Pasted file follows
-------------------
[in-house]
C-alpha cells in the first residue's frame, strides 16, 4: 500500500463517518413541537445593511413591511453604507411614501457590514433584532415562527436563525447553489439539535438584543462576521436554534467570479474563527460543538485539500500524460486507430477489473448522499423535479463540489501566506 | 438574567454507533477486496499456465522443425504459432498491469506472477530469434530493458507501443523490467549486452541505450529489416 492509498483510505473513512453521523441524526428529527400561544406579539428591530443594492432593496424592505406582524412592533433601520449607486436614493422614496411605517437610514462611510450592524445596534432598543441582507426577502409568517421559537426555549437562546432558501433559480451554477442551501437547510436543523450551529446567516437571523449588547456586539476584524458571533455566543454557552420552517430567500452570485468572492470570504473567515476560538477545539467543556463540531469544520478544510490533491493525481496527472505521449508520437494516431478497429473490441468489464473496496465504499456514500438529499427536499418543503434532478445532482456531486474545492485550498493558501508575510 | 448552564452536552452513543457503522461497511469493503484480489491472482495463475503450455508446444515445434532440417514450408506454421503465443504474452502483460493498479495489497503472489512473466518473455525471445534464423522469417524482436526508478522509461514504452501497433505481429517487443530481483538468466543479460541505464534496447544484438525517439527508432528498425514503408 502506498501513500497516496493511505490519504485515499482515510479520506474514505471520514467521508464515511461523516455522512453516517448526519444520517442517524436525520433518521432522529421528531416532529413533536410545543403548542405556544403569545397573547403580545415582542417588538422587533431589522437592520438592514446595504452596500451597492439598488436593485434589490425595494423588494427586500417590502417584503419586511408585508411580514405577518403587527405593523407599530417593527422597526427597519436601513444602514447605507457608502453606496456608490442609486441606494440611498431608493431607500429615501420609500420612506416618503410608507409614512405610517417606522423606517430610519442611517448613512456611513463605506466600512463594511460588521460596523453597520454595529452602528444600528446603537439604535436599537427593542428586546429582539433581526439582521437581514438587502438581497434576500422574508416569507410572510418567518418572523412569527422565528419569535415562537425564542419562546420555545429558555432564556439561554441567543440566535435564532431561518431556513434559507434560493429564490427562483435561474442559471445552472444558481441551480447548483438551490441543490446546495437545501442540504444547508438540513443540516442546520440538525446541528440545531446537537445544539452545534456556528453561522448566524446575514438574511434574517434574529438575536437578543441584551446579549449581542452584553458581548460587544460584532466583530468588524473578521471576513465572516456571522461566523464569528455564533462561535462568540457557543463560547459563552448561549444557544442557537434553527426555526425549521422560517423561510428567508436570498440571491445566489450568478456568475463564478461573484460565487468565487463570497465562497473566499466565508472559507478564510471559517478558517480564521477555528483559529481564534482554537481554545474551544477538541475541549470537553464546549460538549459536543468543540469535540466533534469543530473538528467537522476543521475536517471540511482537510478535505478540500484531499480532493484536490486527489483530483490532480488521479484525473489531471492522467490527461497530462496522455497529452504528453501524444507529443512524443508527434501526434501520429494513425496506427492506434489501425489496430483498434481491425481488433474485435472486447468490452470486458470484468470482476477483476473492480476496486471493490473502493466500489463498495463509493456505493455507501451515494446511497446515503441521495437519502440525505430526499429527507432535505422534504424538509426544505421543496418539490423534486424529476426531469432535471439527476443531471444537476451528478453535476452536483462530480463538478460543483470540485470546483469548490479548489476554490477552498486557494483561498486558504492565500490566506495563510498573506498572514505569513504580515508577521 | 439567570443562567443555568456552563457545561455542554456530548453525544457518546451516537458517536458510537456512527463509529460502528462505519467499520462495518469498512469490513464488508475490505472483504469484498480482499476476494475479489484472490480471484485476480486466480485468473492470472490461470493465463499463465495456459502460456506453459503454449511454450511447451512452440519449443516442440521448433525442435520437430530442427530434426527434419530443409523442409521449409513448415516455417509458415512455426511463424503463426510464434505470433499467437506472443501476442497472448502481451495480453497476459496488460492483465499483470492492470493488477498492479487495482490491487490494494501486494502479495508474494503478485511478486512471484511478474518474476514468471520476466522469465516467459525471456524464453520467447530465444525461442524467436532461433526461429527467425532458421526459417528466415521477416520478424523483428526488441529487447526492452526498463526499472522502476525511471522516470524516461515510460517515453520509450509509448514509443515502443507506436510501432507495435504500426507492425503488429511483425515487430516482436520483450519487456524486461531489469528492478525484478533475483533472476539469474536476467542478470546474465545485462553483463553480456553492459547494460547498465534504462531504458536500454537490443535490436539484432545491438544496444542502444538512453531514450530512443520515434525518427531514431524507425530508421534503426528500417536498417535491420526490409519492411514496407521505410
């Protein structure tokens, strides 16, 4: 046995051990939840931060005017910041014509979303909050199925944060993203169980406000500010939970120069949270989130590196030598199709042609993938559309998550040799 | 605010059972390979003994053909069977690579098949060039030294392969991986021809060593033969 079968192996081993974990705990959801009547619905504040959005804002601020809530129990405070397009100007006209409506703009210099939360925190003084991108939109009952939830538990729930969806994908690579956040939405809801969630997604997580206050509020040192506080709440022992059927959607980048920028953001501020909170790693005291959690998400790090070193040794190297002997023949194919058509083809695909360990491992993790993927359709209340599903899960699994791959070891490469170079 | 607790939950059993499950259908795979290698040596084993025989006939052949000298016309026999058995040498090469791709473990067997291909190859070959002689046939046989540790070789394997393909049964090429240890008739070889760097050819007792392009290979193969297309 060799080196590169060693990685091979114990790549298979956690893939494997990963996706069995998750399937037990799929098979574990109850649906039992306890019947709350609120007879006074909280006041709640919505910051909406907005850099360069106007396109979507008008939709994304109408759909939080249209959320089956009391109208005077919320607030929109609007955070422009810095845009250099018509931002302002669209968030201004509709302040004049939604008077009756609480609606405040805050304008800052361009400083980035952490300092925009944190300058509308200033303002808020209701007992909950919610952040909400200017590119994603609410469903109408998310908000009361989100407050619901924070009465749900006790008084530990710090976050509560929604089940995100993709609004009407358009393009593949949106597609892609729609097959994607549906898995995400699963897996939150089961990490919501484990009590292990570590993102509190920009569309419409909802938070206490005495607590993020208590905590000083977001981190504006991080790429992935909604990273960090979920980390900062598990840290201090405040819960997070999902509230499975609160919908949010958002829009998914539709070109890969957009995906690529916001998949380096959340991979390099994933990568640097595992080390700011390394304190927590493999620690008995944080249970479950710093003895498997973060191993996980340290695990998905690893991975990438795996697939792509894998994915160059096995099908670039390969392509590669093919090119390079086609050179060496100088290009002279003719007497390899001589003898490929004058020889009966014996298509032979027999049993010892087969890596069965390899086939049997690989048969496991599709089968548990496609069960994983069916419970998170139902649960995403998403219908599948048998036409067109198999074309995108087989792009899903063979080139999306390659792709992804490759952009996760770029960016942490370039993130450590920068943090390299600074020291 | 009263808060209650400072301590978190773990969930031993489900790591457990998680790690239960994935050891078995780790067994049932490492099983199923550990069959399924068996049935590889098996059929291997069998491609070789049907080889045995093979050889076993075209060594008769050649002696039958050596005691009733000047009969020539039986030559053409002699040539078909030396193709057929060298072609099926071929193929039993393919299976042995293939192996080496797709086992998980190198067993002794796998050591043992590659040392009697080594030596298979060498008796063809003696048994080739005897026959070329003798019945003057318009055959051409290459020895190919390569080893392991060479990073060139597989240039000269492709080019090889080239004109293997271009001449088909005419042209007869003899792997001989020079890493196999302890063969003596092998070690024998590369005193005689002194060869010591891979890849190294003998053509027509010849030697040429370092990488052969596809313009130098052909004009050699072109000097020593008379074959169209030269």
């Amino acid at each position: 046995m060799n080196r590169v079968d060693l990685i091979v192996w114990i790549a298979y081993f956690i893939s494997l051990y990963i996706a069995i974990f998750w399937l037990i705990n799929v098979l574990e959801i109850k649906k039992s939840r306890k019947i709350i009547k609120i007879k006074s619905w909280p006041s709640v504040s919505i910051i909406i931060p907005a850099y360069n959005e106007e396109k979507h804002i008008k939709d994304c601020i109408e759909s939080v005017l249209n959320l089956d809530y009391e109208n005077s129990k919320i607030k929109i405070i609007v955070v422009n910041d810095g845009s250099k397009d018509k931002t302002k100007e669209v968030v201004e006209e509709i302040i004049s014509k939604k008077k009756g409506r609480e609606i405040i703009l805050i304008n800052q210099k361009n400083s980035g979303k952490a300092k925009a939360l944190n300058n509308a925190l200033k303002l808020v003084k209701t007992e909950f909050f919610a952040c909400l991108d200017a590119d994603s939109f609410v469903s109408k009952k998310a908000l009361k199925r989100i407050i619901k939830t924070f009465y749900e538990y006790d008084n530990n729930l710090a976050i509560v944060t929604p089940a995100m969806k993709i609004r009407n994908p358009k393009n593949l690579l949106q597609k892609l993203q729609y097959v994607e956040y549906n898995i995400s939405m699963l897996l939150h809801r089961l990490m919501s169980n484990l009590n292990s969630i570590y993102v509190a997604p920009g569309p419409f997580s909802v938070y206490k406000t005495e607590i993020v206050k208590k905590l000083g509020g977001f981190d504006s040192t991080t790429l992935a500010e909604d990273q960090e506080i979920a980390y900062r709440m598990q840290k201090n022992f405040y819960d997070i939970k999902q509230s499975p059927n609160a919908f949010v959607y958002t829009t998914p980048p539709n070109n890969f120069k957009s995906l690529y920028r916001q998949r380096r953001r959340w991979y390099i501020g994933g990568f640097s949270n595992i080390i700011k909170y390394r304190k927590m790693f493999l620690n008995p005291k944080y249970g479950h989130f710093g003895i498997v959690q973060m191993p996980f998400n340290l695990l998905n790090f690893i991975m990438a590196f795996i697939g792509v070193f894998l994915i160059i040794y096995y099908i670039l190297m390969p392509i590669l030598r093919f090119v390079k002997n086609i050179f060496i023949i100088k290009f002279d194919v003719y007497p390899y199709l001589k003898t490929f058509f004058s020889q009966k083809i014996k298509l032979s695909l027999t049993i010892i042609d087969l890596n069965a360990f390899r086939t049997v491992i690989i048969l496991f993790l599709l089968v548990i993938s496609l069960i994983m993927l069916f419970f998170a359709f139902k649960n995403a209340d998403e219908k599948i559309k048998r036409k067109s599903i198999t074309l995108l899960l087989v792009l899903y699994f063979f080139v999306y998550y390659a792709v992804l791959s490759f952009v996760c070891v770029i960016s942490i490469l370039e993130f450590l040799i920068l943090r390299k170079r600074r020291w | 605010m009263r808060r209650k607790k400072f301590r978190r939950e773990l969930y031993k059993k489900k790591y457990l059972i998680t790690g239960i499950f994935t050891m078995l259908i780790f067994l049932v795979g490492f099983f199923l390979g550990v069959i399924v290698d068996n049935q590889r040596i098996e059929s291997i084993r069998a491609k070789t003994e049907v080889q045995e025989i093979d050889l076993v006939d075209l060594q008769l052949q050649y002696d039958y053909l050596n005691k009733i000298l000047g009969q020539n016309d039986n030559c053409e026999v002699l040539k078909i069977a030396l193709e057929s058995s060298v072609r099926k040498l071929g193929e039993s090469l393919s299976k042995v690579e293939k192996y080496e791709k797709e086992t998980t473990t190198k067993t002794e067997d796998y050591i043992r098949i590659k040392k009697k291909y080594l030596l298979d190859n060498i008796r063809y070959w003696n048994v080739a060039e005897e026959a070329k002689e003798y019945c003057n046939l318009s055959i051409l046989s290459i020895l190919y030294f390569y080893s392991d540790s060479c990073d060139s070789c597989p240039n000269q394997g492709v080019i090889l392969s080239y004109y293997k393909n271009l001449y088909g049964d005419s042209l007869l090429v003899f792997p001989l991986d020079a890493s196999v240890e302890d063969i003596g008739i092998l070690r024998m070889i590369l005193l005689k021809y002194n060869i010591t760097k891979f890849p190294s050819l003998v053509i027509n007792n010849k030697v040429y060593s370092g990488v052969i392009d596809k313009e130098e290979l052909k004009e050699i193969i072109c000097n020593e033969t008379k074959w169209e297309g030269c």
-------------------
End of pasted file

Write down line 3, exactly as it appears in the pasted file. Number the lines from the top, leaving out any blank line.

């Protein structure tokens, strides 16, 4: 046995051990939840931060005017910041014509979303909050199925944060993203169980406000500010939970120069949270989130590196030598199709042609993938559309998550040799 | 605010059972390979003994053909069977690579098949060039030294392969991986021809060593033969 079968192996081993974990705990959801009547619905504040959005804002601020809530129990405070397009100007006209409506703009210099939360925190003084991108939109009952939830538990729930969806994908690579956040939405809801969630997604997580206050509020040192506080709440022992059927959607980048920028953001501020909170790693005291959690998400790090070193040794190297002997023949194919058509083809695909360990491992993790993927359709209340599903899960699994791959070891490469170079 | 607790939950059993499950259908795979290698040596084993025989006939052949000298016309026999058995040498090469791709473990067997291909190859070959002689046939046989540790070789394997393909049964090429240890008739070889760097050819007792392009290979193969297309 060799080196590169060693990685091979114990790549298979956690893939494997990963996706069995998750399937037990799929098979574990109850649906039992306890019947709350609120007879006074909280006041709640919505910051909406907005850099360069106007396109979507008008939709994304109408759909939080249209959320089956009391109208005077919320607030929109609007955070422009810095845009250099018509931002302002669209968030201004509709302040004049939604008077009756609480609606405040805050304008800052361009400083980035952490300092925009944190300058509308200033303002808020209701007992909950919610952040909400200017590119994603609410469903109408998310908000009361989100407050619901924070009465749900006790008084530990710090976050509560929604089940995100993709609004009407358009393009593949949106597609892609729609097959994607549906898995995400699963897996939150089961990490919501484990009590292990570590993102509190920009569309419409909802938070206490005495607590993020208590905590000083977001981190504006991080790429992935909604990273960090979920980390900062598990840290201090405040819960997070999902509230499975609160919908949010958002829009998914539709070109890969957009995906690529916001998949380096959340991979390099994933990568640097595992080390700011390394304190927590493999620690008995944080249970479950710093003895498997973060191993996980340290695990998905690893991975990438795996697939792509894998994915160059096995099908670039390969392509590669093919090119390079086609050179060496100088290009002279003719007497390899001589003898490929004058020889009966014996298509032979027999049993010892087969890596069965390899086939049997690989048969496991599709089968548990496609069960994983069916419970998170139902649960995403998403219908599948048998036409067109198999074309995108087989792009899903063979080139999306390659792709992804490759952009996760770029960016942490370039993130450590920068943090390299600074020291 | 009263808060209650400072301590978190773990969930031993489900790591457990998680790690239960994935050891078995780790067994049932490492099983199923550990069959399924068996049935590889098996059929291997069998491609070789049907080889045995093979050889076993075209060594008769050649002696039958050596005691009733000047009969020539039986030559053409002699040539078909030396193709057929060298072609099926071929193929039993393919299976042995293939192996080496797709086992998980190198067993002794796998050591043992590659040392009697080594030596298979060498008796063809003696048994080739005897026959070329003798019945003057318009055959051409290459020895190919390569080893392991060479990073060139597989240039000269492709080019090889080239004109293997271009001449088909005419042209007869003899792997001989020079890493196999302890063969003596092998070690024998590369005193005689002194060869010591891979890849190294003998053509027509010849030697040429370092990488052969596809313009130098052909004009050699072109000097020593008379074959169209030269």